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For a Few Dollars More (1965)

For a Few Dollars More (1965)


Clint Eastwood

Directed by Sergio Leone

For a Few Dollars More is a continuation of Sergio Leone’s character “A Man with No Name” and it is Leone’s second Spaghetti Western film genre. This movie doesn’t follow or is it in any way a continuation of the first movie A Fistful of Dollars (1964). It is an entire new story all together, but just as good and worthy to classified as a classic.

Clint Eastwood returns to play the lead role (the man with no name) alongside Lee Van Cleef as Colonel Douglas Mortimer (who was not in the first movie). This movie is just as dark as A Fistful of Dollars (1964) death is apparent every 20 minutes or so and the story is catchy and keeps you guessing.

Many characters from the first film were casted again in this film, Gian Maria Volontè who played Ramon in the first played El Indio here, and many of his gang members from the first were also part of his gang here.

The setting of the movie is awesome and you are sucked into the character’s entire life as you see them merge for a grand ending. Unlike the A Fistful of Dollars (1964) where the budget was minimal and the effect not worth noting, here the budget was three times that of A Fistful of Dollars (1964) and the effects were much better. The dialogues too had a much improvement, so did the screenplay.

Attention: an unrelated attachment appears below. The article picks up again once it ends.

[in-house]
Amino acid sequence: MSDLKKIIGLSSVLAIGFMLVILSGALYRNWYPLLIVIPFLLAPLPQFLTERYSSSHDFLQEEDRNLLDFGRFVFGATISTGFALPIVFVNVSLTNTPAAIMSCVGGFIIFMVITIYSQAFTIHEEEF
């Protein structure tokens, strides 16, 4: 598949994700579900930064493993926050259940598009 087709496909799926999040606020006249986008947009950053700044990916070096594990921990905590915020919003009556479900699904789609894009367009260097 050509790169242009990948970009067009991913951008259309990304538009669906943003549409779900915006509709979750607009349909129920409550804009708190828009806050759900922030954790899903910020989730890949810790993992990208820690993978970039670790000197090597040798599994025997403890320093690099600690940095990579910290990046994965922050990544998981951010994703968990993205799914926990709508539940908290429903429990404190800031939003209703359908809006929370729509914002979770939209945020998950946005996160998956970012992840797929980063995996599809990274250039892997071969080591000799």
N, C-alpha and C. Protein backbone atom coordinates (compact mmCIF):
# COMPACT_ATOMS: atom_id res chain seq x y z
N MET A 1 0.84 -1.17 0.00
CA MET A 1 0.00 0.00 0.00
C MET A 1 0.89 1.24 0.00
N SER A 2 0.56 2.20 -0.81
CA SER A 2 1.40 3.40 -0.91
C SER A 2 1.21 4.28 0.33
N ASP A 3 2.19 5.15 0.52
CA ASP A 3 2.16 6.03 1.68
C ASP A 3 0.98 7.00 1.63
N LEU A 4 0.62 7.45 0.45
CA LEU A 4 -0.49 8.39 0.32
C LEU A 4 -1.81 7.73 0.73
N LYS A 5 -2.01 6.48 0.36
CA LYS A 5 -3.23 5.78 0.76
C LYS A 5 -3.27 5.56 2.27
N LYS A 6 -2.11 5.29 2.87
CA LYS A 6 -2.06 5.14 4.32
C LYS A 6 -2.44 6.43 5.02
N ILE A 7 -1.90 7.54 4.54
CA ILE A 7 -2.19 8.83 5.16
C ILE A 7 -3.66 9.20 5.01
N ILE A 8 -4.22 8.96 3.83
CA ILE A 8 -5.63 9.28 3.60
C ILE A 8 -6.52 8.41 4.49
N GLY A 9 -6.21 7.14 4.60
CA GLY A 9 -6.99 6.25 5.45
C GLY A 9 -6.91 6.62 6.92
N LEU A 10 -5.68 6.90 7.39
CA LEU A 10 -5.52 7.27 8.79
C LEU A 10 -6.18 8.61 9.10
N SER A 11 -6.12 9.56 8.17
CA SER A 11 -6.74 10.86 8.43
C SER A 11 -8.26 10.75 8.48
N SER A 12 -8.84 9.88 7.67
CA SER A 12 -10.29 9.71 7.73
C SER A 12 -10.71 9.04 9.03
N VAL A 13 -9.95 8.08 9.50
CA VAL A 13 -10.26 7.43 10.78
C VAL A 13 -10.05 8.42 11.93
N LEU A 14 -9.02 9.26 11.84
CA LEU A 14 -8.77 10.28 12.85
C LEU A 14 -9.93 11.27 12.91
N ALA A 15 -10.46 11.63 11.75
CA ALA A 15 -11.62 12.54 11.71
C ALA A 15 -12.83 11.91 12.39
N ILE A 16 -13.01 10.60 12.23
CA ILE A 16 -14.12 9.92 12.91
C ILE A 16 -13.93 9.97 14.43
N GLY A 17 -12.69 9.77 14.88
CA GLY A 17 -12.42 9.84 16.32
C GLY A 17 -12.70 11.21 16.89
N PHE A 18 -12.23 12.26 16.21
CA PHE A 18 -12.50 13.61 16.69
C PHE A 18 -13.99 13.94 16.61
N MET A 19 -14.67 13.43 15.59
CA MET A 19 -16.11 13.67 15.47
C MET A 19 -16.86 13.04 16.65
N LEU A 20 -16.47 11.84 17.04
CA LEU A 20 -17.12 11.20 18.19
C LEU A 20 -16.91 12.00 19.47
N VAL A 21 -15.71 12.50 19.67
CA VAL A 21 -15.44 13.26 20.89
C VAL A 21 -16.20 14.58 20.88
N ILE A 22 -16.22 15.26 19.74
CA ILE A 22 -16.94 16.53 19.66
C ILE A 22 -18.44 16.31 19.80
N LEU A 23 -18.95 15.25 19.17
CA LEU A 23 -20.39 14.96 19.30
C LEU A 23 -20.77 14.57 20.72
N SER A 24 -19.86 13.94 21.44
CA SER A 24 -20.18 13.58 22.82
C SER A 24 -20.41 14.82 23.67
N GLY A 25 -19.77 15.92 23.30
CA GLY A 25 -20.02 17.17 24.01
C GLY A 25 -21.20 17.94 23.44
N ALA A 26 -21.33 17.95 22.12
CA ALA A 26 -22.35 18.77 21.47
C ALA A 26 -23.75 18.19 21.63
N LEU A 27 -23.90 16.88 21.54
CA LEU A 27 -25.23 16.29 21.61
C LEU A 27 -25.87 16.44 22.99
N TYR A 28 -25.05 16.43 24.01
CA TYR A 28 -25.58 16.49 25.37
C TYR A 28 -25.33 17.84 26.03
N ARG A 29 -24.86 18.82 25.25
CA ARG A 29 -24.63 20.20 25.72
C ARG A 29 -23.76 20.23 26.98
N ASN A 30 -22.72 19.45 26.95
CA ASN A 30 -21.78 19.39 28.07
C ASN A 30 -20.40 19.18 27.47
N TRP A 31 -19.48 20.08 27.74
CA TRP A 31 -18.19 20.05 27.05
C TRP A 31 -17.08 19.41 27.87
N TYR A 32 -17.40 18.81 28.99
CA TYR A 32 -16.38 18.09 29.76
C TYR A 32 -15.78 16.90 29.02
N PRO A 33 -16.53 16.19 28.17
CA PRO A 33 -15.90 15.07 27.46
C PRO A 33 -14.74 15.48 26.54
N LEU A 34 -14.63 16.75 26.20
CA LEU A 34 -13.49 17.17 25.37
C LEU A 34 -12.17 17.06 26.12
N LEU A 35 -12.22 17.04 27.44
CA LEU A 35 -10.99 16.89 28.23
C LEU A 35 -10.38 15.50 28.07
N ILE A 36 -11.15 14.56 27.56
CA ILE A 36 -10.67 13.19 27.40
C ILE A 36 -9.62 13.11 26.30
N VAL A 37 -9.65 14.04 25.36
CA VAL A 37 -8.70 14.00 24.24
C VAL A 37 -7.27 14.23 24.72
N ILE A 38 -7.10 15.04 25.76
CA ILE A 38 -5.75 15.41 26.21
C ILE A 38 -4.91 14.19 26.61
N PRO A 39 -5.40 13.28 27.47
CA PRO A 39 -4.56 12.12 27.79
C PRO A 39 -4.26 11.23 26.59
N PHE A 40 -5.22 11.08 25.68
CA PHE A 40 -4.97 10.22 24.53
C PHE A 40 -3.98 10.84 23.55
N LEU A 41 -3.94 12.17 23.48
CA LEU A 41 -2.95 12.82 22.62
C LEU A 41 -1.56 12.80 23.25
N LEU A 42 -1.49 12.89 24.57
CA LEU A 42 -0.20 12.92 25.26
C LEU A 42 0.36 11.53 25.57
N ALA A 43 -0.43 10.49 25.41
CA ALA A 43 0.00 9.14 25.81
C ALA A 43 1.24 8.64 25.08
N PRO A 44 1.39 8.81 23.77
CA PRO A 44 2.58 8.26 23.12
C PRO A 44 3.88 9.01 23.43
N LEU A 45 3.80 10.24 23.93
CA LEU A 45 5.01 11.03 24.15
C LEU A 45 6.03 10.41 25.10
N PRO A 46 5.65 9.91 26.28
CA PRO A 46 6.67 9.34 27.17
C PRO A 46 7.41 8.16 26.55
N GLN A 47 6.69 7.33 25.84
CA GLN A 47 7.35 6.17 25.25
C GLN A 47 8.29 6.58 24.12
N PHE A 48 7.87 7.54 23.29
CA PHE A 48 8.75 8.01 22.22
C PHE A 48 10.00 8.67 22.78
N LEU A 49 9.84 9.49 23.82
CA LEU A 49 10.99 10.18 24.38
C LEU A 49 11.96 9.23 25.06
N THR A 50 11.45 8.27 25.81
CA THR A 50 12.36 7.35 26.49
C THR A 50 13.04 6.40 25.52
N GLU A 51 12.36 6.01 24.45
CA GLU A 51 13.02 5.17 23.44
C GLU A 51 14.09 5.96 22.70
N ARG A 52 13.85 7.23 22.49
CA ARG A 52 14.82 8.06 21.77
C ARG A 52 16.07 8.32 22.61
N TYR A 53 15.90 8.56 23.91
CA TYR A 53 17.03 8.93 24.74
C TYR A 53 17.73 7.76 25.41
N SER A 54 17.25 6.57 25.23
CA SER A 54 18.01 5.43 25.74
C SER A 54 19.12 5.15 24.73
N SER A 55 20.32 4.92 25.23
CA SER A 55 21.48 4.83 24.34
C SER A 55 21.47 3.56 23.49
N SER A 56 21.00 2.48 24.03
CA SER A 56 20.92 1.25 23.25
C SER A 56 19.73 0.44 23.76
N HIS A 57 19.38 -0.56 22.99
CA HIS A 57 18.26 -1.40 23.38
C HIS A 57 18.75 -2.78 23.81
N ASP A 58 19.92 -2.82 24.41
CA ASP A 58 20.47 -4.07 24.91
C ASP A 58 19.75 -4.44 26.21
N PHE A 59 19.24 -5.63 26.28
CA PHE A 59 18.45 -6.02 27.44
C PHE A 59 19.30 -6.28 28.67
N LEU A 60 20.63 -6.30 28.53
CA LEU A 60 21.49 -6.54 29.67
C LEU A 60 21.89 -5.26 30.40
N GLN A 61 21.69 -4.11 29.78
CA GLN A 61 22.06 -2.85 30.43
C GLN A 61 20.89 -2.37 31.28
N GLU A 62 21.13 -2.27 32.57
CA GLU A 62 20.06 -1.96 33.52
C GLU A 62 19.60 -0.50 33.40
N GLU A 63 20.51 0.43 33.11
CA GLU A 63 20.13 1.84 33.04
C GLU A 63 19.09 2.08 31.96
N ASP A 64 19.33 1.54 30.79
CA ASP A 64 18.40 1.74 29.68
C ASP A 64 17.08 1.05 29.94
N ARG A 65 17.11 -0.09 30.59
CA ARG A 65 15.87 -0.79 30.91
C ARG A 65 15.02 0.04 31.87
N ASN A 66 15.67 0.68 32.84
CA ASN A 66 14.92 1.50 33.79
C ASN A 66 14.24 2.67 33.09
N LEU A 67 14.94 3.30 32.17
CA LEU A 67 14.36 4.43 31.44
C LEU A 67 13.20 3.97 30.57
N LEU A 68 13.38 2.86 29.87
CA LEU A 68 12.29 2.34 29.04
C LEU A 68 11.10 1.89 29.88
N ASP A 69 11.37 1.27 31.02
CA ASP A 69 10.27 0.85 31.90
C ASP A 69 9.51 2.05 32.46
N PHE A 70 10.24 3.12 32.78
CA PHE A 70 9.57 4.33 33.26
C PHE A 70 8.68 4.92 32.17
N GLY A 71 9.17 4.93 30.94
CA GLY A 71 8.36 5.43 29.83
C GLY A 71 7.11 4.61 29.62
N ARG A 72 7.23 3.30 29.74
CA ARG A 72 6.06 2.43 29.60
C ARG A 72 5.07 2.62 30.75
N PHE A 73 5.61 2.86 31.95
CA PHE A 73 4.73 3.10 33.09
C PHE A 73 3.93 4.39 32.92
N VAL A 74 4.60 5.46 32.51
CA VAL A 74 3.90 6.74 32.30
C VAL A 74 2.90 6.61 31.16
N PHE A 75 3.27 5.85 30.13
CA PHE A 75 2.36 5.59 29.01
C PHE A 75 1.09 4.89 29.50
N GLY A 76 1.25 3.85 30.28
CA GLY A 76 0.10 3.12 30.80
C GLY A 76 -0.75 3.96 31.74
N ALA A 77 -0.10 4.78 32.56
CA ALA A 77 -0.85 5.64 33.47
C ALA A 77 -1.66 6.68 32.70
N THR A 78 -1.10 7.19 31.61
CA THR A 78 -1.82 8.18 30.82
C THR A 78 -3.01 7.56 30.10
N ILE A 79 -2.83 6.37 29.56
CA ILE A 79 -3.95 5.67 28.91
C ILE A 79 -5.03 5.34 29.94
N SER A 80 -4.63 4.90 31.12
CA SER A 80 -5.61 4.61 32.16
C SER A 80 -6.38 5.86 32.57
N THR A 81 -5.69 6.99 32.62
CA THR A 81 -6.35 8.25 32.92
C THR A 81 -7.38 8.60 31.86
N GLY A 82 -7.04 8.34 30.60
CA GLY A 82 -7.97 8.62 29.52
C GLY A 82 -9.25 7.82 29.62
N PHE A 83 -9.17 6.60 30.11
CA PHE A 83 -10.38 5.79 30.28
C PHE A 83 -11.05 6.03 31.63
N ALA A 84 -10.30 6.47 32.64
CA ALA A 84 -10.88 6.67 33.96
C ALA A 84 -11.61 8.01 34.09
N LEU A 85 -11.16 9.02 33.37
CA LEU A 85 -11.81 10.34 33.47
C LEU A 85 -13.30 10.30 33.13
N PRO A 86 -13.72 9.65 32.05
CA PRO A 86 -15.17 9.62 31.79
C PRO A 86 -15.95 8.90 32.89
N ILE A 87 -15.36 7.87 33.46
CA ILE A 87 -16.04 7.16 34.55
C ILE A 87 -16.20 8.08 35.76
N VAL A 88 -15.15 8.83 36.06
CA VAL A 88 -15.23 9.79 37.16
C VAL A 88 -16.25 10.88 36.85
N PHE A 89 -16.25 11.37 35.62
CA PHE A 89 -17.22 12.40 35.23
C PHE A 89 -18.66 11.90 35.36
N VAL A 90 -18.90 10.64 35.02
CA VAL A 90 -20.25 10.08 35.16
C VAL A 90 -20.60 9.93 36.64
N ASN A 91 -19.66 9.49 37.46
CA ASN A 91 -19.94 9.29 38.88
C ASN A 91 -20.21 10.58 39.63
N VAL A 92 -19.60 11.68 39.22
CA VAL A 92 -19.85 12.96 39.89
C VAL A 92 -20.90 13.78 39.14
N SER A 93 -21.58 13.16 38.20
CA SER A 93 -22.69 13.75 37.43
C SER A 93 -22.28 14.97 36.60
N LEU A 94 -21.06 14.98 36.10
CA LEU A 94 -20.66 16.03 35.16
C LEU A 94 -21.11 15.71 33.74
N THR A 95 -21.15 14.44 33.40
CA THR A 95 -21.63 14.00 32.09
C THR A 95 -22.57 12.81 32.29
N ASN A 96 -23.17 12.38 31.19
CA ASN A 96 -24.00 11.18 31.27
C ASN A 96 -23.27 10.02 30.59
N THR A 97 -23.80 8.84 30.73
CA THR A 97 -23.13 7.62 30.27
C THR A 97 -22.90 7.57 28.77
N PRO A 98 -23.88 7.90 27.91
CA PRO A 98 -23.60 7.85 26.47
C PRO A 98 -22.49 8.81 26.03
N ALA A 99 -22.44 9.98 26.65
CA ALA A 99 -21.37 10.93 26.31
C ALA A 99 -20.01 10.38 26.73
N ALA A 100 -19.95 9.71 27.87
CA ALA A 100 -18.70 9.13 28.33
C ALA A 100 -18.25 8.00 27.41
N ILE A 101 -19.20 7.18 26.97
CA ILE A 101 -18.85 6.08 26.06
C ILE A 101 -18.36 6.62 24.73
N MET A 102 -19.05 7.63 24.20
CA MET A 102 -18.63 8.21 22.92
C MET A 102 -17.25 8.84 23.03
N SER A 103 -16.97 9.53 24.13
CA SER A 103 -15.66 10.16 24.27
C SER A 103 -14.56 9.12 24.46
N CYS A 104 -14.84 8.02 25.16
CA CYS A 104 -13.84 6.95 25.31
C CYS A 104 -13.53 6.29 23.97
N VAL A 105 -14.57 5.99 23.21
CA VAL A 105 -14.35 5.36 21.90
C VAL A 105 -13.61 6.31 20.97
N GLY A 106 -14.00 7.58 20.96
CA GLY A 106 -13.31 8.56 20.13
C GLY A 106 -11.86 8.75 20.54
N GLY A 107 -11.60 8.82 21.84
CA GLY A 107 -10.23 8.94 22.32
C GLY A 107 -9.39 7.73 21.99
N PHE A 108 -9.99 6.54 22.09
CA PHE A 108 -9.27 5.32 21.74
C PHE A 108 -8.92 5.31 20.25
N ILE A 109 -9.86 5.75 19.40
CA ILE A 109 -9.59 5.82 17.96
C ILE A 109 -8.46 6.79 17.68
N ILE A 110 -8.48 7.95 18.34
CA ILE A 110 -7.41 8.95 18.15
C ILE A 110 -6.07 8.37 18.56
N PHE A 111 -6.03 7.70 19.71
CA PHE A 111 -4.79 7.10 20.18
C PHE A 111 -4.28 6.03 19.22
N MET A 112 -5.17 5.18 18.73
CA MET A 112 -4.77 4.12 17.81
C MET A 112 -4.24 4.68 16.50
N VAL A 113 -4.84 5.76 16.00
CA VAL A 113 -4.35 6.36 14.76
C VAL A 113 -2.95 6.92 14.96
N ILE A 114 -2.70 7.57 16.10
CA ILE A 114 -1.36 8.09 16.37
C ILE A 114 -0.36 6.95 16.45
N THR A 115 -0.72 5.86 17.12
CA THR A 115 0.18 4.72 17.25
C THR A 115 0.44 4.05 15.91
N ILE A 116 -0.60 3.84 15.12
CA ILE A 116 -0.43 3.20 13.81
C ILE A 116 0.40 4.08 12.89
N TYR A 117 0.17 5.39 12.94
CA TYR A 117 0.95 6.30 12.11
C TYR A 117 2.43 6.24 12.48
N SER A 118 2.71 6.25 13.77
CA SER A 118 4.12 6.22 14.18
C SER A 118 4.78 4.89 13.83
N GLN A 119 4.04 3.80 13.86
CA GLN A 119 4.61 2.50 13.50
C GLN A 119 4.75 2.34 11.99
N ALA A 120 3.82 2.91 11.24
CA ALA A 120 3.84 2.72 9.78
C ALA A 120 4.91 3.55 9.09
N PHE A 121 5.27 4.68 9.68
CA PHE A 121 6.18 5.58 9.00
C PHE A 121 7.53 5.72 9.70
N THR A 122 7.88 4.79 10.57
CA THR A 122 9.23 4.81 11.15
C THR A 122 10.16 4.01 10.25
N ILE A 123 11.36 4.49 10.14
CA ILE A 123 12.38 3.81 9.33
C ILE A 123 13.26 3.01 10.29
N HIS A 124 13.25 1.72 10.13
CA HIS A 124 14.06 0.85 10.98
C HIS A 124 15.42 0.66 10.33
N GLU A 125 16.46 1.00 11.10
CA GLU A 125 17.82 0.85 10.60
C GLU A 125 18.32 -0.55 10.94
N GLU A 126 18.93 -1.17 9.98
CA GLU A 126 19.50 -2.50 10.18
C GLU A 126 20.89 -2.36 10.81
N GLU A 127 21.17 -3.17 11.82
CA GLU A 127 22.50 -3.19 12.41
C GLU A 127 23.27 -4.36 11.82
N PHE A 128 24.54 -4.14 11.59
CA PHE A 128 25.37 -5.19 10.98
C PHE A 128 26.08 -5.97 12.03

The movie introduces Eastwood’s character and Mortimer as bounty hunters who are one of the best in the field. They go after big games, and their paths cross when they went after the same man, El Indio who was worth $10,000 and his band mates too were worth a reasonable sum. The two decided to work together to get Indio and his gang, by sending Eastwood’s character to infiltrate Indio’s gang and Mortimer working on the outside.

Eastwood’s character was more focused on the finances while Mortimer was more focused on getting Indio, and when things were finally lining up the way they hopped, Indio pulled one over their eyes.

The lead characters themselves in this movie we get to know more into their depths, except Eastwood’s character who remained a mystery which is the whole point of his character. Critically this movie has a 94% approval rating on Rotten Tomatoes and it was a huge box office success making over $15 million on a $600,000 budget.

If you have not been privileged to have seen the Dollar Trilogy I will advise you do, starting from A Fistful of Dollars (1964) and working you way down to the last The Good, The Bad and The Ugly (1966).


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